In such a case, there may be doubts as to how to frame the employment relationship to make the obligations resulting from it the least onerous for each party, i.e. the employee and the foreign entrepreneur who does not have any structures in Poland.

Assuming that a given employment relationship will be subject to Polish social insurance regulations, the answer to this question can be found, among others, in the provisions of Article 21 par. 2 of the Regulation (EC) No 987/2009 of the European Parliament and of the Council of 16 September 2009 laying down the procedure for implementing Regulation (EC) No 883/2004 on the coordination of social security systems, which reads: “an employer who does not have a place of business in the Member State whose legislation is applicable and the employee may agree that the latter may fulfil the employer’s obligations on its behalf as regards the payment of contributions without prejudice to the employer’s underlying obligations. The employer shall send notice of such an arrangement to the competent institution of that Member State.”

In other words, in accordance with the European Union legislation, the employer (a foreign entity which does not have a place of business in Poland) can conclude a contract with the employee, under which the employee shall assume the obligations of the contribution payer, i.e. shall submit a notification of participation in the social insurance scheme and calculate and transfer any contributions in due amounts to the Social Insurance Institution. Such a solution is practical and allows the foreign employer to avoid numerous obligations towards the SII. What is more, the Act of 26 July 1991 on Personal Income Tax (Journal of Laws of 2018, item 1509, as amended; hereinafter: the PIT Act) provides for situations where advance payments for personal income tax shall be paid to the Tax Office directly by employees (see Article 44 of the PIT Act).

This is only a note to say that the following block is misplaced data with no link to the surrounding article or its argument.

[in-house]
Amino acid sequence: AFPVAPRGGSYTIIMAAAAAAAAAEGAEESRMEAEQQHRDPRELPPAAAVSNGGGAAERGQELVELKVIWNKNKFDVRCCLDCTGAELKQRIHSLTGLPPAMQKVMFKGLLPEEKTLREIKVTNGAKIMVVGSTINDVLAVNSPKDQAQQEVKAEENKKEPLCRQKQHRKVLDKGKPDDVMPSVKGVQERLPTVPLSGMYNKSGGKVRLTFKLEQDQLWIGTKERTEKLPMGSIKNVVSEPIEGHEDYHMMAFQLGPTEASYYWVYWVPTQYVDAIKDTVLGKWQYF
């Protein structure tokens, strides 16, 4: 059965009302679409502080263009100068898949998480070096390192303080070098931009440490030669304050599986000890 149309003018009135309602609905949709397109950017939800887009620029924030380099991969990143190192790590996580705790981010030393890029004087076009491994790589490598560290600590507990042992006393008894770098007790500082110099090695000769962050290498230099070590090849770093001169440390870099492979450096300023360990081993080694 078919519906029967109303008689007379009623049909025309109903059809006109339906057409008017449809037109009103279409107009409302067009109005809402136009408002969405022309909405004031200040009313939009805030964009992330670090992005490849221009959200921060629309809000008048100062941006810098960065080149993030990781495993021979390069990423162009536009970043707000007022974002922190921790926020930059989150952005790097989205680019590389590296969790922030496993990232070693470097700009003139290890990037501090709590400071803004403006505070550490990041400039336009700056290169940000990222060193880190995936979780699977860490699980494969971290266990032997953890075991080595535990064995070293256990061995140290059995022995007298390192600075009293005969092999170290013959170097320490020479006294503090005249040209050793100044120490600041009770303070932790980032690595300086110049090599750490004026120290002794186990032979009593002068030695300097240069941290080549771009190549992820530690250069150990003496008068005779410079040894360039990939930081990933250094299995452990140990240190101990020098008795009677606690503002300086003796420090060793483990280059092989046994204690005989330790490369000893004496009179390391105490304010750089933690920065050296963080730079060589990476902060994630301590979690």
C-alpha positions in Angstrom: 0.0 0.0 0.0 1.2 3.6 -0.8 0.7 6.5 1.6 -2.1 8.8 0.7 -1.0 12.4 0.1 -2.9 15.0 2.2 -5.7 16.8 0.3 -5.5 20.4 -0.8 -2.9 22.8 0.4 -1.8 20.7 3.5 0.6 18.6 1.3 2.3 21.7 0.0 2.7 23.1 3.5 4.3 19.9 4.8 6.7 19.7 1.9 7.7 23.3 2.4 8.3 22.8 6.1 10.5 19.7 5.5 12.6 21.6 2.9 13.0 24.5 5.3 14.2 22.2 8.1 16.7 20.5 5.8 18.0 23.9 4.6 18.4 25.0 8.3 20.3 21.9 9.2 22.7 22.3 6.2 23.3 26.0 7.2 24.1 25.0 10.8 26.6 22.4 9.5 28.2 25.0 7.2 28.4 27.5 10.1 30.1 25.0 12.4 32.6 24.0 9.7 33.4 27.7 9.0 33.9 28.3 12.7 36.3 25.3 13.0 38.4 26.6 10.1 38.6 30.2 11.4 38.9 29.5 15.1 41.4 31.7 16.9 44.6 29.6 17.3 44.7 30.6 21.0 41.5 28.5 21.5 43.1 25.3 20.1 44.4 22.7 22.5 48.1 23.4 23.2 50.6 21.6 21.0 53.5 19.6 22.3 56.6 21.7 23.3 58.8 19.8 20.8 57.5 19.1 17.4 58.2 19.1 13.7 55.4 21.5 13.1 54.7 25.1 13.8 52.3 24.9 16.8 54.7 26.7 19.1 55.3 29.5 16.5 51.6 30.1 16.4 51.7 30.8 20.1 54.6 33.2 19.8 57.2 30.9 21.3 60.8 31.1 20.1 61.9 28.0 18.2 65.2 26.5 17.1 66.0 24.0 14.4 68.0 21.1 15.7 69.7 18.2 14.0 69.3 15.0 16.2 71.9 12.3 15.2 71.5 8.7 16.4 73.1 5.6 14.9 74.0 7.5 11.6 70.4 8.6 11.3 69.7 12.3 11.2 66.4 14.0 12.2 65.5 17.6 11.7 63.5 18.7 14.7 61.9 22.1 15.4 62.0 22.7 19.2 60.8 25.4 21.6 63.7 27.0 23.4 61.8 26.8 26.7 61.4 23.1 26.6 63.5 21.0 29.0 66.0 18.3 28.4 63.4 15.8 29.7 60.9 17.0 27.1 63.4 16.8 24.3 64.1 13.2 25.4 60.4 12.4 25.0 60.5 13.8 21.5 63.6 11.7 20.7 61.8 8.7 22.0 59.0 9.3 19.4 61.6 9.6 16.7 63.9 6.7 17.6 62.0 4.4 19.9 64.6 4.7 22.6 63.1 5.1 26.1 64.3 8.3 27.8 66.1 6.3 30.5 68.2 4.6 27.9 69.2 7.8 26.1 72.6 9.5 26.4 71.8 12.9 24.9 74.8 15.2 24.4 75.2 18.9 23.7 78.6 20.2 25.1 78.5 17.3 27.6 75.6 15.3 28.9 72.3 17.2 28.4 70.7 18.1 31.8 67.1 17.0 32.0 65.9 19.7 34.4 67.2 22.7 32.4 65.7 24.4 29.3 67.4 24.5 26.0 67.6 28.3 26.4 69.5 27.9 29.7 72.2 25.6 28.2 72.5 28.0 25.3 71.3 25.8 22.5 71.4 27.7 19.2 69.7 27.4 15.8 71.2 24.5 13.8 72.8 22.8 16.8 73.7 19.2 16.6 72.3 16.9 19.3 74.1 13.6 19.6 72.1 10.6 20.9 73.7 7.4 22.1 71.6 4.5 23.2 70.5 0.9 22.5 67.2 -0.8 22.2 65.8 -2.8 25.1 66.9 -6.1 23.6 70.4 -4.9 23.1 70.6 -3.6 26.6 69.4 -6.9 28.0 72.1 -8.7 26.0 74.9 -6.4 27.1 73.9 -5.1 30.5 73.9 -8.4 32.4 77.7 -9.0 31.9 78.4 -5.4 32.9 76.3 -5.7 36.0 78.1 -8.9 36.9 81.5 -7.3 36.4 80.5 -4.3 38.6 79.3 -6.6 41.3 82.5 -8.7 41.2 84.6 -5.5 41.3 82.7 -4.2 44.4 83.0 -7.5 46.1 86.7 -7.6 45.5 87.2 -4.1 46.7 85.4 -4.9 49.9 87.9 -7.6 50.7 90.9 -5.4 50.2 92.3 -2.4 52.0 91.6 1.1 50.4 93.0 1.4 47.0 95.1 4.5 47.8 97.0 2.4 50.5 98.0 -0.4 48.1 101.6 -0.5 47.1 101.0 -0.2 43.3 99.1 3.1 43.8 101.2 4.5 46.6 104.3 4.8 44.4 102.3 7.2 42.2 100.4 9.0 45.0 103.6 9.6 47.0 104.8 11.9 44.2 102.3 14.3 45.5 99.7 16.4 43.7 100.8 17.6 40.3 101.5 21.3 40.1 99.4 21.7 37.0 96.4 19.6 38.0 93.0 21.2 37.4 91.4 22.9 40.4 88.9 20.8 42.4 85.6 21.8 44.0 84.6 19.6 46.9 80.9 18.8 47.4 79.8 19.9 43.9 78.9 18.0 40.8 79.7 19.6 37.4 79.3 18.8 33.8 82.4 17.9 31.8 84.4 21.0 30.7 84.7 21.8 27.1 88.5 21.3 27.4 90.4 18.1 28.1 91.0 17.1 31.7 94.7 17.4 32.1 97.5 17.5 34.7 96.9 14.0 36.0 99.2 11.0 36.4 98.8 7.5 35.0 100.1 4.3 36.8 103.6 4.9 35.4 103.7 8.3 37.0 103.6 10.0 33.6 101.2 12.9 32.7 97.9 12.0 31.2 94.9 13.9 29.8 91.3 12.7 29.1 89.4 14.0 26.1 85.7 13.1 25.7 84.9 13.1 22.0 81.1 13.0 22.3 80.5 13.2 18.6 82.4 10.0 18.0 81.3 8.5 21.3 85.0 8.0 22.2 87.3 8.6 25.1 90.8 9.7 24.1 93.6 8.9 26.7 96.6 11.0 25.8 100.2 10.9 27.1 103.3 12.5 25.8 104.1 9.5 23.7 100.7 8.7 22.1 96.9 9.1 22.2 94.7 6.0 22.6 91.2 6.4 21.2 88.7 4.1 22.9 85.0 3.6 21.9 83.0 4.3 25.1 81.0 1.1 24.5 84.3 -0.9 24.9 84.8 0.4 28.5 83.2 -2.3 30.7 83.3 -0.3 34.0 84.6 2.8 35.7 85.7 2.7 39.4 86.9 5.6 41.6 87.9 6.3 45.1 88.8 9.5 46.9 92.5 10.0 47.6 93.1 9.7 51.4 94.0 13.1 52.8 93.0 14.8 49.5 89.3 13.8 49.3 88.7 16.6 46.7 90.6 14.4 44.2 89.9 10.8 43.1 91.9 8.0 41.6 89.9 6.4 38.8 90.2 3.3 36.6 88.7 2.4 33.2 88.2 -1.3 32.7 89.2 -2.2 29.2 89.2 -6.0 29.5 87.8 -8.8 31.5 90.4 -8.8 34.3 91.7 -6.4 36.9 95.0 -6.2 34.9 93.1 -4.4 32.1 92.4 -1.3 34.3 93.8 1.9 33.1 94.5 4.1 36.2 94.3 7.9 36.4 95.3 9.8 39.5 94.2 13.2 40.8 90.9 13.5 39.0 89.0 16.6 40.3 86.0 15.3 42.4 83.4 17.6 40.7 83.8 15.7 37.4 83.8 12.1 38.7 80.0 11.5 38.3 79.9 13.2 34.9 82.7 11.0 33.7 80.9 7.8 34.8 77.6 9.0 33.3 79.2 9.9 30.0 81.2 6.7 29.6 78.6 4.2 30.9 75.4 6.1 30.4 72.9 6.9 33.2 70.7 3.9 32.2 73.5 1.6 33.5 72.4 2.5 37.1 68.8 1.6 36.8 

In the case of employing employees in the country where the employer does not have a place of business, there is a separate but extremely important issue, namely considering if the so-called foreign establishment is not created as a result of this. The reason behind it is that if a foreign establishment is created, the revenues it generates will have to be taxed in Poland. 

Choice of law applicable to a given employment relationship

In the case in which the contract of employment is concluded by a foreign entrepreneur and a natural person whose place of residence is in another country, it may be problematic to decide on the law that will guide the employment relationship in question. As a rule, it is regulated by Regulation (EC) No 593/2008 of the European Parliament and of the Council of 17 June 2008 on the law applicable to contractual obligations (Rome I).

As there are more and more cases where the employment relationship is connected with the legislations of different countries, the topic of the law applicable to the contract of employment and its international dimension certainly must be addressed in more detail. For more information on this aspect please read our upcoming post.